Last week, the U.S. Securities and Exchange Commission (SEC) proposed amendments to Rule 144 to revise the holding period by limiting tacking for certain market-adjustable securities and to Form 144 filings.
Rule 144 of the Securities Act of 1933, as amended, is a non-exclusive safe harbor that allows public resales of: 1) unregistered securities that were acquired from the issuing company (referred to as restricted securities) and 2) securities held by affiliates of the issuing company (referred to as control securities), in each case subject to the satisfaction of certain conditions. These conditions include, among others, a holding period for the resale of restricted securities and the filing of a Form 144 with the SEC for affiliates that intend to sell certain specified amounts of the issuing company's shares in any three-month period.
Holding Period. If the issuing company is a "reporting company" (that is, it has been subject to the reporting requirements under the Securities Exchange Act of 1934, as amended (Exchange Act), for at least 90 days prior to resale), then the applicable holding period is six months; otherwise, the applicable holding period is one year. In determining whether the holding period condition is satisfied, Rule 144 allows "tacking" (that is, counting the holding periods of prior owners or different securities) in certain circumstances—for example, under Rule 144(d)(3)(ii), the holding period for securities issued solely in exchange for other securities may be tacked back to the acquisition date of the securities surrendered for conversion or exchange.
Form 144 Filing. In the case of affiliates of the issuing company, if such affiliate intends to sell during any three-month period more than 5,000 shares or securities with a value greater than $50,000, then the affiliate seller must file a Form 144 with the SEC. Generally, a Form 144 must be filed at the time the sell order is placed with the broker or the execution of a sale of the securities directly with a market maker. If the issuing company is a reporting company, then the selling security holder may file the Form 144 electronically via EDGAR or submit it to the SEC in paper form. If the issuing company is not a reporting company, then the selling security holder must submit the Form 144 to the SEC in paper form, although the SEC's Division of Corporation Finance provided limited temporary relief from paper filings in light of the COVID-19 pandemic.1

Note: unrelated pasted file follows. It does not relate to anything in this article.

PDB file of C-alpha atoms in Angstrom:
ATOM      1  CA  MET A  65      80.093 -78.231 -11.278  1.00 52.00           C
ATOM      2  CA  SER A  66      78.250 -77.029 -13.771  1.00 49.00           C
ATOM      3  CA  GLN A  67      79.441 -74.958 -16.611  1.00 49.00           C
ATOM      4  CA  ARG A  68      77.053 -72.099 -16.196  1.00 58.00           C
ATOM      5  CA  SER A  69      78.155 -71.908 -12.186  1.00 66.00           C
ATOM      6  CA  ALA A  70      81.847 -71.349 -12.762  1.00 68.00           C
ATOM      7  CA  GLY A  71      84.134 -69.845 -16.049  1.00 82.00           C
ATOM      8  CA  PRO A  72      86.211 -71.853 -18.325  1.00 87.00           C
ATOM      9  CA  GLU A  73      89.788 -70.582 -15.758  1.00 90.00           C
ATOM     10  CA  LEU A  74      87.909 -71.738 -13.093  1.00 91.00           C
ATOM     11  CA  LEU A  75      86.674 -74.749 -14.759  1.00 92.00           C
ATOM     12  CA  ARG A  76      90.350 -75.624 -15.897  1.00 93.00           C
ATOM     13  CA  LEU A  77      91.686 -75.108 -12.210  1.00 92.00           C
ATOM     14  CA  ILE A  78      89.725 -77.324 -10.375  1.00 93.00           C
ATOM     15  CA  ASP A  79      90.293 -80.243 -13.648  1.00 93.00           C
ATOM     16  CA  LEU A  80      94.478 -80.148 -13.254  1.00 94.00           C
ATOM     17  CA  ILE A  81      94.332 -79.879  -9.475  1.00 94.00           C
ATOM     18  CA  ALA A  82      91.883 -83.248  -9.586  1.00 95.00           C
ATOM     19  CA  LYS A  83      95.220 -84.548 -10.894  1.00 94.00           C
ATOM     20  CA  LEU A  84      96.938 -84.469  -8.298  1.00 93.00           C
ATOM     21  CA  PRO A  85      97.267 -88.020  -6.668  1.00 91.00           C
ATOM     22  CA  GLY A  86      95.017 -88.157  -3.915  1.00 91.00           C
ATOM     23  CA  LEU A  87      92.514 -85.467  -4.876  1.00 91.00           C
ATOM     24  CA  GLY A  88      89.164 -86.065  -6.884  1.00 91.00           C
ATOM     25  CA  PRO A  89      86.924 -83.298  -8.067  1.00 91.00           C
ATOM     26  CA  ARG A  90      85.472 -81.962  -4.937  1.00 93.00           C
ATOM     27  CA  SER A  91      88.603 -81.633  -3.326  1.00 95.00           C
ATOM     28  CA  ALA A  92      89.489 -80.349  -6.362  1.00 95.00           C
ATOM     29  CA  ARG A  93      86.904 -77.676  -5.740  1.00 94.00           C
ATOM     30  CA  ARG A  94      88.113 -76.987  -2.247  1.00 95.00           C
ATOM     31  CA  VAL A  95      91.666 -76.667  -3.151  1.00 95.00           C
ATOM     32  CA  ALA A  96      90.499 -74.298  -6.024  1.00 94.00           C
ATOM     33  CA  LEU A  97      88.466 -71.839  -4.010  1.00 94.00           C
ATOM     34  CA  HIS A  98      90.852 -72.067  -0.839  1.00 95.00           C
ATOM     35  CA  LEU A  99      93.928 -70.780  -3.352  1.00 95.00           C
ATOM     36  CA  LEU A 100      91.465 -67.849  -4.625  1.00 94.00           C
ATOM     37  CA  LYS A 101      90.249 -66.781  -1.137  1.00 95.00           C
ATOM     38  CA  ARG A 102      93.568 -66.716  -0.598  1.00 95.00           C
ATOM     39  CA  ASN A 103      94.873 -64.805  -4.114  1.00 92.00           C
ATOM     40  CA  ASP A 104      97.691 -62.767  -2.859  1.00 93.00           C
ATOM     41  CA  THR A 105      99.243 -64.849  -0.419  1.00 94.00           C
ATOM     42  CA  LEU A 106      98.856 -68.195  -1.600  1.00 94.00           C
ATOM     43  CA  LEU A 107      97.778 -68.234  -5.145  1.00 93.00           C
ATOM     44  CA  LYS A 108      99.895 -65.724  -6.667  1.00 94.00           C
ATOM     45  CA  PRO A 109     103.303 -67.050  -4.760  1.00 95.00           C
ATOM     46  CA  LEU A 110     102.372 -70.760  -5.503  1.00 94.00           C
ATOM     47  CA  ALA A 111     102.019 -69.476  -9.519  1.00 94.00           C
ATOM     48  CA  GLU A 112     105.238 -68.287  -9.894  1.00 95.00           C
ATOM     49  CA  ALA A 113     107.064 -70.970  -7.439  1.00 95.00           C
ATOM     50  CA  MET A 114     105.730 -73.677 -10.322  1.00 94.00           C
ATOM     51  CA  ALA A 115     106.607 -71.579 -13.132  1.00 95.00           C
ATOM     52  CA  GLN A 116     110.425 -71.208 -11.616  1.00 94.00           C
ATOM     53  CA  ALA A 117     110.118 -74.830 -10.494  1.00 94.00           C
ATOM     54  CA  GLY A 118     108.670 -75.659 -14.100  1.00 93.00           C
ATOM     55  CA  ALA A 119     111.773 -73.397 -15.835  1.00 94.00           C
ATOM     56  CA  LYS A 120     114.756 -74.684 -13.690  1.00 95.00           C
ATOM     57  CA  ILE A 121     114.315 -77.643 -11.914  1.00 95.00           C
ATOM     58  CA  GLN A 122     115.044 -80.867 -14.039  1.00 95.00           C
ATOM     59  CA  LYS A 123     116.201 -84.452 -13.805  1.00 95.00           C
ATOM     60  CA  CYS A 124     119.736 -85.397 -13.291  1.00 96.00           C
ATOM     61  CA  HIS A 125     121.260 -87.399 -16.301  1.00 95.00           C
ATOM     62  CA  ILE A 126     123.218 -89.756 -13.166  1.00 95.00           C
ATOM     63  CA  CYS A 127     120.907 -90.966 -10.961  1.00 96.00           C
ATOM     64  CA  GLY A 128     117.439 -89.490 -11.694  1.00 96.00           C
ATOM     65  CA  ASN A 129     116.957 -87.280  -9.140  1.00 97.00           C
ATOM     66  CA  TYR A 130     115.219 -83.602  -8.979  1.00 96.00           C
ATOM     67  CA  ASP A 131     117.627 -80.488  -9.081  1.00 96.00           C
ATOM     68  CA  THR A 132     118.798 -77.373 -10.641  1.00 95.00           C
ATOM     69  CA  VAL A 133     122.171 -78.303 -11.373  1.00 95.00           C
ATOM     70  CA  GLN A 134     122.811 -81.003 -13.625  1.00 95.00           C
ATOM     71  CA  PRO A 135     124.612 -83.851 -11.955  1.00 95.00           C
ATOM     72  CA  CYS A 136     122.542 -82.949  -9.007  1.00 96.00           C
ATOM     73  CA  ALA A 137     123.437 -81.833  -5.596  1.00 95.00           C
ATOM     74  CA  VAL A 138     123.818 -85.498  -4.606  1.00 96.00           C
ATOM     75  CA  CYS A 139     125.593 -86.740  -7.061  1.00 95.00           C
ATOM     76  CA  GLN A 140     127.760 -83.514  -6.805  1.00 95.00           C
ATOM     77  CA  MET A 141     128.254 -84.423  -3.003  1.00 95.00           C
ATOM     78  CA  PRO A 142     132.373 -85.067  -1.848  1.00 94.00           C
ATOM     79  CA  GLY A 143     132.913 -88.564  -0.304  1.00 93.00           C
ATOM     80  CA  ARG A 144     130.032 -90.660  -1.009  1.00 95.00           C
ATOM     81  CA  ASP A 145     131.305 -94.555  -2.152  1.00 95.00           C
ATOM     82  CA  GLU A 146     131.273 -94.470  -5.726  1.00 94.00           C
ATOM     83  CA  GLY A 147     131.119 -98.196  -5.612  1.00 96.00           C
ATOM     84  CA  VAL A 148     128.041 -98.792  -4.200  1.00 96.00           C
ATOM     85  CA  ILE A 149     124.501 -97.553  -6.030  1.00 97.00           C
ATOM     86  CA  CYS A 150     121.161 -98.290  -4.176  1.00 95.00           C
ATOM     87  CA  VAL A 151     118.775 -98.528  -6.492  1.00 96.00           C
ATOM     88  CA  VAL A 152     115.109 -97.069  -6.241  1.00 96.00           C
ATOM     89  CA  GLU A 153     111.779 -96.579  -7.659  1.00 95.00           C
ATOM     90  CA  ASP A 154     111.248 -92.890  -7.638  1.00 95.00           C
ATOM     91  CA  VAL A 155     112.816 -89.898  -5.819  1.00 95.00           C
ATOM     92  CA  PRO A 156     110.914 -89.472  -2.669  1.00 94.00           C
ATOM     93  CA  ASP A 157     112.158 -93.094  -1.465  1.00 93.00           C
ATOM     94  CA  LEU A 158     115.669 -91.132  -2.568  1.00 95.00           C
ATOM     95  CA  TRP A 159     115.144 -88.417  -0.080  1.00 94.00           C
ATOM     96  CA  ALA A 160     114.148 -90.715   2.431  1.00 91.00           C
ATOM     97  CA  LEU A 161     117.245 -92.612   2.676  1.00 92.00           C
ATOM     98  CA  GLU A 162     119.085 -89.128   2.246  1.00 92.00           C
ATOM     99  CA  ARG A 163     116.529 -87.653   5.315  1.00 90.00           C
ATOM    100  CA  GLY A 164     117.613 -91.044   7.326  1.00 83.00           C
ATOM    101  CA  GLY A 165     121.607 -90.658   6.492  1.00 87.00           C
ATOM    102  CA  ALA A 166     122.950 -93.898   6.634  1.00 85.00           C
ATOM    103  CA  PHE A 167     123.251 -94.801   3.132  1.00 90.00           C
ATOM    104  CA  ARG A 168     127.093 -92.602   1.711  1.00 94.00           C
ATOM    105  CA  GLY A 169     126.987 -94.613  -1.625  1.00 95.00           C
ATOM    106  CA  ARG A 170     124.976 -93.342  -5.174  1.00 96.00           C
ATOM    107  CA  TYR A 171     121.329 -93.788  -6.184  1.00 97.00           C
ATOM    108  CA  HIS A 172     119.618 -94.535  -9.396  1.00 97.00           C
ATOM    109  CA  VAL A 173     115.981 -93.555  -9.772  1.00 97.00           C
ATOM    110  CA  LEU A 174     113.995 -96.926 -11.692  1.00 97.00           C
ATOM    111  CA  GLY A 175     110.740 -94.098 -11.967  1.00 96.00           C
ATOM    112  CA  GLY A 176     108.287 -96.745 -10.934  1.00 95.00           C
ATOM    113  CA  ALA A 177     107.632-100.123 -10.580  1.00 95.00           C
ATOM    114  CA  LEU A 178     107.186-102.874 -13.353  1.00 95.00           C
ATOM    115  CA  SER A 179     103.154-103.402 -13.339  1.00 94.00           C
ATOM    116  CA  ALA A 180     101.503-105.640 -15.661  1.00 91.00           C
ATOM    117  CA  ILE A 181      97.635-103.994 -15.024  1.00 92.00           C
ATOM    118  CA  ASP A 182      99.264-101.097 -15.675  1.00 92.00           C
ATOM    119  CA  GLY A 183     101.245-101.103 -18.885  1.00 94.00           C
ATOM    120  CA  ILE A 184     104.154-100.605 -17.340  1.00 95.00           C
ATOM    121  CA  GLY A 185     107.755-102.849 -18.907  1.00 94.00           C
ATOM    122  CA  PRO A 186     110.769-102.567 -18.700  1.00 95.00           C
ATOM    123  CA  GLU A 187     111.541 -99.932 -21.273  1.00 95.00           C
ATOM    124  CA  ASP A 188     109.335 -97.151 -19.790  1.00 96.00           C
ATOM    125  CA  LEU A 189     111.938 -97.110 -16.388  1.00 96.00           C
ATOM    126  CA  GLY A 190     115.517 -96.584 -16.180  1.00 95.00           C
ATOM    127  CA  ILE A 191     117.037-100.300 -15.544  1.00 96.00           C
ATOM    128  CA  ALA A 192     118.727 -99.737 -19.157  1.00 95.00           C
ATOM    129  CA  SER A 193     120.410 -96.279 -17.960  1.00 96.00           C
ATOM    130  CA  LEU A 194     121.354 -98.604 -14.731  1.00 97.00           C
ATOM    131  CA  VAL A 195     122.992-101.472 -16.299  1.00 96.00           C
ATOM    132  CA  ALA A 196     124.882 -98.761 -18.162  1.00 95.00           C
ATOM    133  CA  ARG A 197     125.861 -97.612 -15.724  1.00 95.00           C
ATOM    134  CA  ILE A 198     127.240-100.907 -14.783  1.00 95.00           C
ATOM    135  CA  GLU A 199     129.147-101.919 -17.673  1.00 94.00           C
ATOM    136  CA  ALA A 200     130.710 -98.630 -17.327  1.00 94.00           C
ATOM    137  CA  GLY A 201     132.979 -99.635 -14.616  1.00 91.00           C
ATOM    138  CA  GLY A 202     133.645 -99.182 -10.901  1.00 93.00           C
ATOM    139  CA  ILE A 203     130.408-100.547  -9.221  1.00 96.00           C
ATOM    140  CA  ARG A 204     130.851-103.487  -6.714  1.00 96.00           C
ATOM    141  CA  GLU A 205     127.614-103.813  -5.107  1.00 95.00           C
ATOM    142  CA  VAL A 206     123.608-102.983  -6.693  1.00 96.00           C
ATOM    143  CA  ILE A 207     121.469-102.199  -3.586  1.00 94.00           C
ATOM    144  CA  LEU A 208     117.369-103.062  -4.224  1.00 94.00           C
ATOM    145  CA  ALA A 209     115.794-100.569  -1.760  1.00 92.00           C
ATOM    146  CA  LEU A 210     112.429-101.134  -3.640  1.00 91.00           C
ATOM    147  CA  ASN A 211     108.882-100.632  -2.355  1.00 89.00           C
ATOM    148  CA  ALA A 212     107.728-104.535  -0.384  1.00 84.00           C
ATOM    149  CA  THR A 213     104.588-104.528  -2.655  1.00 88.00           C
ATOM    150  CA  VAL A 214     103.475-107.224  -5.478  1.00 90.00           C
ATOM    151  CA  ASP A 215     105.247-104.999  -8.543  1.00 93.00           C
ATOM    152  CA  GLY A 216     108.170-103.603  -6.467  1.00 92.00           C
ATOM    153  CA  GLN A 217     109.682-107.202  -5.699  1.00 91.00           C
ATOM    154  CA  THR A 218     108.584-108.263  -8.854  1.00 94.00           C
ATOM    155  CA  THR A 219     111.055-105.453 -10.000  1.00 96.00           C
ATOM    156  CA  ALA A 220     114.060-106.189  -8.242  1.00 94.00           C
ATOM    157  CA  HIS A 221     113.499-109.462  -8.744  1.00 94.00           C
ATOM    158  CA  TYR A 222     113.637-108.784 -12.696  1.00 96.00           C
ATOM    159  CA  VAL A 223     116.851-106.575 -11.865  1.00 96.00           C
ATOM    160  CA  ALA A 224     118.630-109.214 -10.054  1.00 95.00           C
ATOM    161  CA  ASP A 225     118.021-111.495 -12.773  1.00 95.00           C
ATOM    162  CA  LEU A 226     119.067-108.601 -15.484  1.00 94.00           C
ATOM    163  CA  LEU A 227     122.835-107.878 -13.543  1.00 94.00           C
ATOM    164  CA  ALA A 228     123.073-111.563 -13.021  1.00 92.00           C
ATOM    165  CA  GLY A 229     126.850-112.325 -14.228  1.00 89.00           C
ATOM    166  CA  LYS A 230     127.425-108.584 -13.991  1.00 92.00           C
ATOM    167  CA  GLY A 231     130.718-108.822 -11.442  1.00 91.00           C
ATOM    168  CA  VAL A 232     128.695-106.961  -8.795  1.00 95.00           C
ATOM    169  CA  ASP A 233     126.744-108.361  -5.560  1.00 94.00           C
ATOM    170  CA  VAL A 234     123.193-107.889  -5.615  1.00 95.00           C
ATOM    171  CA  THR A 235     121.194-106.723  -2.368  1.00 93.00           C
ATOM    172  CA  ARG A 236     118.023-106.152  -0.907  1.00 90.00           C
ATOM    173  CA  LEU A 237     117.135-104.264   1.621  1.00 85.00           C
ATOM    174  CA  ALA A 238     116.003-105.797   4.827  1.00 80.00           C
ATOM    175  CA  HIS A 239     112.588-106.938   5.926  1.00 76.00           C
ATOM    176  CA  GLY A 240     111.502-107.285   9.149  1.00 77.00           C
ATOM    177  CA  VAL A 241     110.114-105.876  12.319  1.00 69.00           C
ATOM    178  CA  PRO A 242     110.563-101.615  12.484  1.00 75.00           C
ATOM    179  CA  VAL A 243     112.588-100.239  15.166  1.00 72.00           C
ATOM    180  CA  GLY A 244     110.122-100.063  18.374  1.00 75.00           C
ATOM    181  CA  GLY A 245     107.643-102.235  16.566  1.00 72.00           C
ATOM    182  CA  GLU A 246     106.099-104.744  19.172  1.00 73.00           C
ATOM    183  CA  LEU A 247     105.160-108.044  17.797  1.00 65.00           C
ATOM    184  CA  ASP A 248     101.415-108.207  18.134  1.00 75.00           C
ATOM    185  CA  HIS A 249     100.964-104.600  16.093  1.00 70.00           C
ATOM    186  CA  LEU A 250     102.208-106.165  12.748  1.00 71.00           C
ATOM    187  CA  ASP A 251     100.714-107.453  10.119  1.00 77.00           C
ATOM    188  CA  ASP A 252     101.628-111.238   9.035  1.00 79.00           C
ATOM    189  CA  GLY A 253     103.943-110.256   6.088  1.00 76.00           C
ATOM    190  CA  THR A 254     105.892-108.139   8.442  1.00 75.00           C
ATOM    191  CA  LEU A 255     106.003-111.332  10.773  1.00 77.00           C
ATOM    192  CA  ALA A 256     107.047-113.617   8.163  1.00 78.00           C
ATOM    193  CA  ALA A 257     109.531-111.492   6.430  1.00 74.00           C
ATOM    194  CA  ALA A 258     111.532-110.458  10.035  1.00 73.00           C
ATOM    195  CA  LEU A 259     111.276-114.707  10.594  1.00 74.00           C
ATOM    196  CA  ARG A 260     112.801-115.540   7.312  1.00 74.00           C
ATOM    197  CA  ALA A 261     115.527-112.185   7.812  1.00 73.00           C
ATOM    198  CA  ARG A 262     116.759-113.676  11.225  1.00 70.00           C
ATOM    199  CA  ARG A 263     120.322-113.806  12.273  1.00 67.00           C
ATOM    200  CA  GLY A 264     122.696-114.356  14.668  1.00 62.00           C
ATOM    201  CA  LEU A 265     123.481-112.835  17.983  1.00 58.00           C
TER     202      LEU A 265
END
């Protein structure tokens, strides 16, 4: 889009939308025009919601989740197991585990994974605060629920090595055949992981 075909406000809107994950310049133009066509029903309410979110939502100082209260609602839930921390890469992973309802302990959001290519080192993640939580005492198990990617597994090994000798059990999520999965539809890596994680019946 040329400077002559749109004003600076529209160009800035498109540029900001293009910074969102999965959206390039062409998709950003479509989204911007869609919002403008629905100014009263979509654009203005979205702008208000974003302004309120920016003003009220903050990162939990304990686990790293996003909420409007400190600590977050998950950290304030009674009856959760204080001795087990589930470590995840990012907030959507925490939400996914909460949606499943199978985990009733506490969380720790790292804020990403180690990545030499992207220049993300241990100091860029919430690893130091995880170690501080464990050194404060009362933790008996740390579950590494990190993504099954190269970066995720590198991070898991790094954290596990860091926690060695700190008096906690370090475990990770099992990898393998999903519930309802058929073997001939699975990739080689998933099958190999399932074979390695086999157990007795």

Holding Period. The SEC is proposing to amend Rule 144(d)(3)(ii) to limit tacking for certain privately placed market-adjustable securities. The proposed amendments would not permit tacking back to the acquisition date of the convertible or exchangeable security where "the convertible or exchangeable security contains terms, such as conversion rate or price adjustments, that offset, in whole or in part, declines in the market value of the underlying securities occurring prior to conversion or exchange, other than terms that adjust for stock splits, dividends, or other issuer-initiated changes in its capitalization." Thus, the holding period for purposes of Rule 144 for holders of these market-adjustable securities would not commence until such holder actually acquired the underlying securities upon conversion or exercise. This limitation on tacking would only apply to market-adjustable securities issued by non-reporting companies.
Form 144 Filing. The SEC is also proposing several changes relating to Form 144 filings, including:
- mandating electronic filing via EDGAR of all Form 144 filings;
- eliminating the requirement to submit one copy of the Form 144 filing to the principal exchange of the issuing company;
- eliminating the Form 144 filing requirement relating to the resale of securities of private companies;
- eliminating the fields on the Form 144 filing requiring the home address of the selling security holder and the IRS identification number of the issuing company; and
- changing the filing deadline for Form 144 filings to the end of the second business day following the day on which the sale of securities has been executed or the deemed date of execution, which would coincide with the deadline for a Form 4 filing, if applicable.
If the foregoing amendments are adopted, then the SEC would: 1) modify EDGAR to provide filers with the option to file a Form 144 and a Form 4 through a single user interface and 2) provide an online fillable Form 144 for use by filers.
Separately, the SEC is also proposing to allow filers to add a check box to Forms 4 and 5 to indicate whether a sale or purchase reported on the form was made pursuant to a 10b5-1 plan. Although not required, some persons subject to Section 16 of the Exchange Act include a note in the "Explanation of Responses" section of the applicable Form 4 or Form 5 filing noting where a purchase or sale was made pursuant to a 10b5-1 plan.
What to Do Now?
The SEC is soliciting comments on the proposed amendments, including on several enumerated questions in the release. The public comment period will remain open for 60 days following publication of the release in the Federal Register.